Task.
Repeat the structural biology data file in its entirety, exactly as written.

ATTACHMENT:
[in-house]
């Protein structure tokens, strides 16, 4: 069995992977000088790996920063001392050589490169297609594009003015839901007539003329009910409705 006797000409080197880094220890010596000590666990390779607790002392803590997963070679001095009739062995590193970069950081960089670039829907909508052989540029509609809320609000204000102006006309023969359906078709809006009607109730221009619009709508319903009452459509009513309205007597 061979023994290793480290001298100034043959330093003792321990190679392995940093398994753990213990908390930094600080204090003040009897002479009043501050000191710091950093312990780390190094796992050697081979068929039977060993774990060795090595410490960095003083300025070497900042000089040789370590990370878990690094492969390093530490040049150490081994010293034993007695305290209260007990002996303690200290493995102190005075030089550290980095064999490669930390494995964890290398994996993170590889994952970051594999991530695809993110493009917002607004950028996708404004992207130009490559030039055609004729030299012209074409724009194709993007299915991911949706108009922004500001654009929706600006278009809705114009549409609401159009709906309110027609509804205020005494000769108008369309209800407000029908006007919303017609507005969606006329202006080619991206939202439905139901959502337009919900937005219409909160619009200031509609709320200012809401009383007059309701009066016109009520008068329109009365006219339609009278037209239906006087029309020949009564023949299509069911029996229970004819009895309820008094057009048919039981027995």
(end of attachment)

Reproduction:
[in-house]
């Protein structure tokens, strides 16, 4: 069995992977000088790996920063001392050589490169297609594009003015839901007539003329009910409705 006797000409080197880094220890010596000590666990390779607790002392803590997963070679001095009739062995590193970069950081960089670039829907909508052989540029509609809320609000204000102006006309023969359906078709809006009607109730221009619009709508319903009452459509009513309205007597 061979023994290793480290001298100034043959330093003792321990190679392995940093398994753990213990908390930094600080204090003040009897002479009043501050000191710091950093312990780390190094796992050697081979068929039977060993774990060795090595410490960095003083300025070497900042000089040789370590990370878990690094492969390093530490040049150490081994010293034993007695305290209260007990002996303690200290493995102190005075030089550290980095064999490669930390494995964890290398994996993170590889994952970051594999991530695809993110493009917002607004950028996708404004992207130009490559030039055609004729030299012209074409724009194709993007299915991911949706108009922004500001654009929706600006278009809705114009549409609401159009709906309110027609509804205020005494000769108008369309209800407000029908006007919303017609507005969606006329202006080619991206939202439905139901959502337009919900937005219409909160619009200031509609709320200012809401009383007059309701009066016109009520008068329109009365006219339609009278037209239906006087029309020949009564023949299509069911029996229970004819009895309820008094057009048919039981027995």